Coastal communities are adapting their approach to fisheries management to secure fish stocks for the future.

The remote island of Manaoba is home to five small communities, which like most of Solomon Islands rely on fish for food, nutrition and income. However, in recent years fishers in Manaoba have noticed declining fish stocks and the disappearance of certain species from their near-shore reefs.

“At the moment we are experiencing a shortage of fish, so we need more supply in order to earn income to meet our family and other needs,” says Joe Sylvester, who has fished the waters around in Malaita Province since he was a teenager.

This sentiment is echoed throughout much of Solomon Islands, where factors such as population growth, increased demand for fisheries resources and the use of destructive fishing methods are placing valuable stocks under pressure.

The WorldFish-led CGIAR Research Program on Aquatic Agricultural Systems (AAS) began working with Joe’s village of Fumato’o in 2013.During a visioning exercise, the community highlighted declining fish populations as a key challenge facing their village and identified the need to better manage their marine resources to improve fish supplies.

AAS supports a community-based resource management approach, which is also the principle strategy supported by national government policies for small-scale and coastal fisheries. This approach recognizes that communities are the owners and custodians of their resources and empowers them as stewards.

Traditionally, fisheries in Solomon Islands were often managed by establishing a tambu, an area that was closed to fishing for a set time frame to allow stocks to replenish before ceremonies or celebrations. Research by AAS has found that the success of tambus depends on many factors, including the local ecology, the ratio between how often they are opened and closed, and how intensely they are fished when opened to the community.

Considering such variables, tambus may be most effective when used in combination with other fisheries regulations. AAS is providing scientific knowledge and guidance on combining customary practices with modern resource management strategies.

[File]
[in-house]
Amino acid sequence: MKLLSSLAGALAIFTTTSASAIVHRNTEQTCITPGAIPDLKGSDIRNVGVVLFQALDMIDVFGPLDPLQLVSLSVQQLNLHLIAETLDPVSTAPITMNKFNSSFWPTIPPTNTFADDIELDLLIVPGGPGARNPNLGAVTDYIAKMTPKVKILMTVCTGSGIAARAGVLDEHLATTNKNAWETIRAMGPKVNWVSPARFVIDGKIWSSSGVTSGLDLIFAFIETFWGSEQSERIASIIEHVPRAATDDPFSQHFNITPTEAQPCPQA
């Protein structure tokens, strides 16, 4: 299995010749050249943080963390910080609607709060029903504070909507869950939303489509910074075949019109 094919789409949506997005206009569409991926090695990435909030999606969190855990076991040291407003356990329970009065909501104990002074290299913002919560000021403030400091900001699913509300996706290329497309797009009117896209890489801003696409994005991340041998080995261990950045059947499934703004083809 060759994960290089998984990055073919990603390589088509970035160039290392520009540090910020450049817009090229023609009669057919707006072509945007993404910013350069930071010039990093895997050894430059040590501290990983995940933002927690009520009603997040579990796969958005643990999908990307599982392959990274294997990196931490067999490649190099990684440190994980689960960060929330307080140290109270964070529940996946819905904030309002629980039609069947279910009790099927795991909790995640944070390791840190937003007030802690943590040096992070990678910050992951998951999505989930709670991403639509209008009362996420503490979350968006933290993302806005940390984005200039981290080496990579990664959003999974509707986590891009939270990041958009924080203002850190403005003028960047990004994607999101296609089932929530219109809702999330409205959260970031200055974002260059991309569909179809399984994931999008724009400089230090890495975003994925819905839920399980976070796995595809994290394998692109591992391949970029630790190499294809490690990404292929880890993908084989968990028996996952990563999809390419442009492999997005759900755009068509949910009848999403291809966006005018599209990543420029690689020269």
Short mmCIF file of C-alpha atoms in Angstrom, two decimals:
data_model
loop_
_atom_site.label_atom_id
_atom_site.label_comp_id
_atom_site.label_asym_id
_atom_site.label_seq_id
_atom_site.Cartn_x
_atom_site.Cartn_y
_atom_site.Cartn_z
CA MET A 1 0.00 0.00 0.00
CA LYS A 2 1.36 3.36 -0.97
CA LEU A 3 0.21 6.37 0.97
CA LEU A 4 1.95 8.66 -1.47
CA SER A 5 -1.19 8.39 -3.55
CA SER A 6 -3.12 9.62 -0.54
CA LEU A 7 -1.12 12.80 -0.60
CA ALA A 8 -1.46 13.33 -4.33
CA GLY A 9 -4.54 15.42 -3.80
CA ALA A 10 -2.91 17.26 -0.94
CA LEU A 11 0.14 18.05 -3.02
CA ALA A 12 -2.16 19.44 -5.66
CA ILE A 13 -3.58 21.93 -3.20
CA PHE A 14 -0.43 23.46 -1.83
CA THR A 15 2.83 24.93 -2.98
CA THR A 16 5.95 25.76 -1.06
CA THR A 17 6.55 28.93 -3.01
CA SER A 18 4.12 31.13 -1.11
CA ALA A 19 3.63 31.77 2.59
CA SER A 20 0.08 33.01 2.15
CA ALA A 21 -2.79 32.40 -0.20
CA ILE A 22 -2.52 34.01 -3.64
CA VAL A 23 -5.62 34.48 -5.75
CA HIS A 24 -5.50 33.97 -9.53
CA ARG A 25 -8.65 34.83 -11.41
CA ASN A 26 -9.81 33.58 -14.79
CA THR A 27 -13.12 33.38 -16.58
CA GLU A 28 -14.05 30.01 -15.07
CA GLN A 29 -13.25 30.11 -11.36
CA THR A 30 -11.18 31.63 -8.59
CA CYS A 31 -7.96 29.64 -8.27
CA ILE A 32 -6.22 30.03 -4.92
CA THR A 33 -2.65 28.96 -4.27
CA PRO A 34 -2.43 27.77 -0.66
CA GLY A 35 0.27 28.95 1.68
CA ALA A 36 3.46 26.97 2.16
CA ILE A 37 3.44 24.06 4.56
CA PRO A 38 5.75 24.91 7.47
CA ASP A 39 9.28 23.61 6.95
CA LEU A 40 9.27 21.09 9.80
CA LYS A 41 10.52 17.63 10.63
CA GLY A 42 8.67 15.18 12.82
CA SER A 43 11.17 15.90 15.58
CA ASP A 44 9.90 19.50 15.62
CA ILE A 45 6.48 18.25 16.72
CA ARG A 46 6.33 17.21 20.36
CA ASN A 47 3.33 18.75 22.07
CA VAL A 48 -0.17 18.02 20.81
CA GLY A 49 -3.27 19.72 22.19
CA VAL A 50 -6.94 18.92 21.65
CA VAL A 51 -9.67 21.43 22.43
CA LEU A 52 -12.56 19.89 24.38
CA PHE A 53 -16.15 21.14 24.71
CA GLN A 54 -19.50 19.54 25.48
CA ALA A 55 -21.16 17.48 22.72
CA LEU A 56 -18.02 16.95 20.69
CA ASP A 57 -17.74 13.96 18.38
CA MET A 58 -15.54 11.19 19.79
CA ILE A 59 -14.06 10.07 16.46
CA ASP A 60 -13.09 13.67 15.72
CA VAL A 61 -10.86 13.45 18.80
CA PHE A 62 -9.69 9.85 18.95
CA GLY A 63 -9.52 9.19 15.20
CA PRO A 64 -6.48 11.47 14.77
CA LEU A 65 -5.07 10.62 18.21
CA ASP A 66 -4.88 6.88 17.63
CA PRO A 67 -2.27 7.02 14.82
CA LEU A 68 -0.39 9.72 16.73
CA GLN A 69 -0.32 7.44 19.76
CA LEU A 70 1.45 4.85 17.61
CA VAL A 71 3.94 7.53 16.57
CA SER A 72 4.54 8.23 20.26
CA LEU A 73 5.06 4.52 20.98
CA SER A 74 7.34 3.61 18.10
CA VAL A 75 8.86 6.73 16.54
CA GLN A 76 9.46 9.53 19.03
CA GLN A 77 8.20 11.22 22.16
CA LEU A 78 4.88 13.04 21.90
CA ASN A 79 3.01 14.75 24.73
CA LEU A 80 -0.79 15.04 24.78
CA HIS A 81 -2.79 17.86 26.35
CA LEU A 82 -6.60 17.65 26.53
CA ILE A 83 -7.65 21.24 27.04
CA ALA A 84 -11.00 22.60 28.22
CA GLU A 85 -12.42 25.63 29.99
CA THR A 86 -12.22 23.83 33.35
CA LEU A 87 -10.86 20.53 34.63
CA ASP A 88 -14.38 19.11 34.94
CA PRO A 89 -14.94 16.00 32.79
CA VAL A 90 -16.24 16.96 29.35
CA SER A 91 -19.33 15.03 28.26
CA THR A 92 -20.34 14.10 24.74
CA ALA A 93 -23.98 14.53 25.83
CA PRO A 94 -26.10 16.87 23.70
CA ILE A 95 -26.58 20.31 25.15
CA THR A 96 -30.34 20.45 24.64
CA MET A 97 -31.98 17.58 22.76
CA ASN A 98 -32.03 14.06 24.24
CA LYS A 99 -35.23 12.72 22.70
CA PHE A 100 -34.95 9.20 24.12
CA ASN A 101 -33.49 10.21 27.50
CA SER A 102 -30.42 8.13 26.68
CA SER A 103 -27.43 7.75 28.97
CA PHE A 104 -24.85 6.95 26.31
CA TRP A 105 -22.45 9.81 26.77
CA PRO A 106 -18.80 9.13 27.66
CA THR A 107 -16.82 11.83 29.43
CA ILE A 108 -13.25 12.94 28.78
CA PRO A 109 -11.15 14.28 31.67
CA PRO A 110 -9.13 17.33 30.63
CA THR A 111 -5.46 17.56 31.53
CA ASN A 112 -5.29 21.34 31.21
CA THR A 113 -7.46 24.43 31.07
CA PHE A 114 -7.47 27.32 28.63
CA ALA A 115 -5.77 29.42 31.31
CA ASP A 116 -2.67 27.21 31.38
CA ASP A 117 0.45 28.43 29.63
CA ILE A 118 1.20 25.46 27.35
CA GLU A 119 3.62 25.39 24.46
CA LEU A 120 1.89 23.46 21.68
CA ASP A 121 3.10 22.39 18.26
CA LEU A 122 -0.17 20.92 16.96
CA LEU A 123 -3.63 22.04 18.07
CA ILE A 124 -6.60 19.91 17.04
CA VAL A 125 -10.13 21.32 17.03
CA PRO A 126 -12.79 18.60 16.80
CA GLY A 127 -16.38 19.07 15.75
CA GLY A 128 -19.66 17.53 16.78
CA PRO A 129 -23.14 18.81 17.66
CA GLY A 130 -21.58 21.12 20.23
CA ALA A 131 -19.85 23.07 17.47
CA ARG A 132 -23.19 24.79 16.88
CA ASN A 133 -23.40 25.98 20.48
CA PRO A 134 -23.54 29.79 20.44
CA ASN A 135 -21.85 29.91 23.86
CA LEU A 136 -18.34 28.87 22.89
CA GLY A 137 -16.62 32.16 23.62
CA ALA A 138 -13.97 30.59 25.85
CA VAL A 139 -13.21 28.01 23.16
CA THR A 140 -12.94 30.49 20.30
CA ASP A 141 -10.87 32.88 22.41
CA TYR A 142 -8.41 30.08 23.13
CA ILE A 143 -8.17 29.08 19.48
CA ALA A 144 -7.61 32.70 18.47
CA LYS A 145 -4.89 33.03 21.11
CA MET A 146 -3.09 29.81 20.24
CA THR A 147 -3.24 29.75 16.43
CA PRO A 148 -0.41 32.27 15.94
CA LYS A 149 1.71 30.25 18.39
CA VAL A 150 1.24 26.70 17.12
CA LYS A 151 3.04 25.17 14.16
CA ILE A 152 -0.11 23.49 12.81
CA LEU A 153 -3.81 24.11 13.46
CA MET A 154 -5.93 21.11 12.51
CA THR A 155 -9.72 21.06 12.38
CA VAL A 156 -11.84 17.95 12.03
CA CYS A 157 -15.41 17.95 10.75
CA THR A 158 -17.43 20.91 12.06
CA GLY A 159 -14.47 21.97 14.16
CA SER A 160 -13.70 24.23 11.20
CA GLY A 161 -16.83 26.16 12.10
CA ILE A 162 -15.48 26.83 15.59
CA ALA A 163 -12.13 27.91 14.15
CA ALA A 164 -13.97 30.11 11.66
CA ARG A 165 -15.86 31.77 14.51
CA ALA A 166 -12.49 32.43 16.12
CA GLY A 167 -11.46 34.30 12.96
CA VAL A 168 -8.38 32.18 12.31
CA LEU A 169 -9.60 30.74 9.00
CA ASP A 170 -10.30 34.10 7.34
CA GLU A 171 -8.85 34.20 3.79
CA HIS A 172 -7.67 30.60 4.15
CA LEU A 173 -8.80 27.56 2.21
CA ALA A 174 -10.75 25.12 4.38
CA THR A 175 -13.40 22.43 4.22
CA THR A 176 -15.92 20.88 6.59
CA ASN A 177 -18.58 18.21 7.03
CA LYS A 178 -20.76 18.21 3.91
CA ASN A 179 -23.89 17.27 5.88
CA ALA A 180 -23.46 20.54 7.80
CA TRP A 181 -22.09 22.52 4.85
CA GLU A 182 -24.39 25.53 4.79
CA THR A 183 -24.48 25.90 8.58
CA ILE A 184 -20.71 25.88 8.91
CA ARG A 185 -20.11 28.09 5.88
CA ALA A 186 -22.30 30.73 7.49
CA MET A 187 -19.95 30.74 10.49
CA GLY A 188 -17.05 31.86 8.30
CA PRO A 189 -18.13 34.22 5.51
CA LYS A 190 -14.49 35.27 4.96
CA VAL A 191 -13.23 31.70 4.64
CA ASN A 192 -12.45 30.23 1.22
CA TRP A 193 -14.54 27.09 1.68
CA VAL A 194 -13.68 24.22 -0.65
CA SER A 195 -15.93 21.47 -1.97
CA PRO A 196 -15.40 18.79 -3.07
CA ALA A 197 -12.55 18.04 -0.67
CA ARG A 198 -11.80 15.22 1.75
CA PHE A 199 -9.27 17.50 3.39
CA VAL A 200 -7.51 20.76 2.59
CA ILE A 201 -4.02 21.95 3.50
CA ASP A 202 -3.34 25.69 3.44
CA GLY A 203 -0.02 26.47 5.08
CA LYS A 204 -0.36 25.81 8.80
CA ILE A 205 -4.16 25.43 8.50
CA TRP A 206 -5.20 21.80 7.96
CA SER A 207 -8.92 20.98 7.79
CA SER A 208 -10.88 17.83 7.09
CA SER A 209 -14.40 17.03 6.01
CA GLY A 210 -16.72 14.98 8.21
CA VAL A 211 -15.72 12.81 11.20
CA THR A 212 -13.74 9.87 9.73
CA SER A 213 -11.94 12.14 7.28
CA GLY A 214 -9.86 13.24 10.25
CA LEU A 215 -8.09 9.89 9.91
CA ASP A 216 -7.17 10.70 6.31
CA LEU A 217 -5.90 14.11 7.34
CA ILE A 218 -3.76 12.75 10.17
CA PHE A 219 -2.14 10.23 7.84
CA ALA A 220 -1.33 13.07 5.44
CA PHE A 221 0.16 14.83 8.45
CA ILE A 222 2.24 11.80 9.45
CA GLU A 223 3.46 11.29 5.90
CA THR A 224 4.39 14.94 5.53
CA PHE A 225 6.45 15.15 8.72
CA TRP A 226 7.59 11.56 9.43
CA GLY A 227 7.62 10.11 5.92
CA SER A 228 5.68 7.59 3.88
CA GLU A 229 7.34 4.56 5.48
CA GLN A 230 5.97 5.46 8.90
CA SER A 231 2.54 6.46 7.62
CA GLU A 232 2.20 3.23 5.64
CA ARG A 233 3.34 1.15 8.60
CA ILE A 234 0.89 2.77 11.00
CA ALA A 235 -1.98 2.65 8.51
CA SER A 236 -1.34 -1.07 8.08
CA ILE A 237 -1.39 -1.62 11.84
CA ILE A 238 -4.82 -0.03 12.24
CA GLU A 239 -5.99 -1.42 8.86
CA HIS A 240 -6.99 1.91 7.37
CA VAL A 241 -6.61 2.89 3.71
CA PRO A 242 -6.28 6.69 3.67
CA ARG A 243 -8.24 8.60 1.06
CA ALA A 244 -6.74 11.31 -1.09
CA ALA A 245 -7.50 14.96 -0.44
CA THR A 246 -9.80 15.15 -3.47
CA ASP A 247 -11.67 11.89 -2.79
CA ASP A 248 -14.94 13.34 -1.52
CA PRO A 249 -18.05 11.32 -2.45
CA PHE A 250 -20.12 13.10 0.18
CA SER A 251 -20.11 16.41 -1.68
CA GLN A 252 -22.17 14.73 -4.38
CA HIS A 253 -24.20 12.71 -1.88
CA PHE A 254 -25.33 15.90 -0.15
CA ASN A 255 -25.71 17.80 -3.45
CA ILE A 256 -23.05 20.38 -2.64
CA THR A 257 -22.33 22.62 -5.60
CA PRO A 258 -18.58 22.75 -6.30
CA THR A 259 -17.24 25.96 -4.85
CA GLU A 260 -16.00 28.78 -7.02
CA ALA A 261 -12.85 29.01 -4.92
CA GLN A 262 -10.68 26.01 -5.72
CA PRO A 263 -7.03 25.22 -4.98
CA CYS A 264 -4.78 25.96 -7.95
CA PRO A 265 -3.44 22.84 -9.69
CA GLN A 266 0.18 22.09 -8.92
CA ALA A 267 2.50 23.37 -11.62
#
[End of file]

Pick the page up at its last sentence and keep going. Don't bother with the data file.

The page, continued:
One of the first steps the community took was to form a governing body to lead this process. “We decided to form a fisheries management committee, and we chose the committee members from the five tribes in the village,” says Joe, who was elected as chair.

The committee controls and enforces which fishing methods and gears can be used within community-managed waters. In 2014, the committee established a tambu that can only be fished for 1 week after 2 months of closure—balancing the immediate need for fish with long-term sustainability goals.

“We have seen changes, not only with marine management, but with people’s behavior and attitudes in the community. The work we do together has resulted in cooperation and my people working together in this community.” – Joe Sylvester

With guidance from AAS, the committee will record these regulations in a written management plan, which Joe will distribute to neighboring communities who share fishing grounds around Manaoba for their feedback.

"Women, youth, everyone is involved in decision-making. It is important for everyone to have their voices and views heard,” says Joe. AAS research has found that strong local leadership and sustained community-wide awareness and involvement are key elements for effective, long-term community-based resource management.

Joe believes that the program’s approach of bringing the community together to identify and work towards common goals has led to social as well as environmental improvements. “We have seen changes, not only with marine management, but with people’s behavior and attitudes in the community. The work we do together has resulted in cooperation and my people working together in this community,” reflects Joe.

After operating their tambu for 1 year, fishers in Fumato’o have reported an increase in fish populations and biodiversity within the area. Through discussion with fishers and observation of changes in their catch, AAS will continue to work with the community to understand and measure these changes.

19 November 2015

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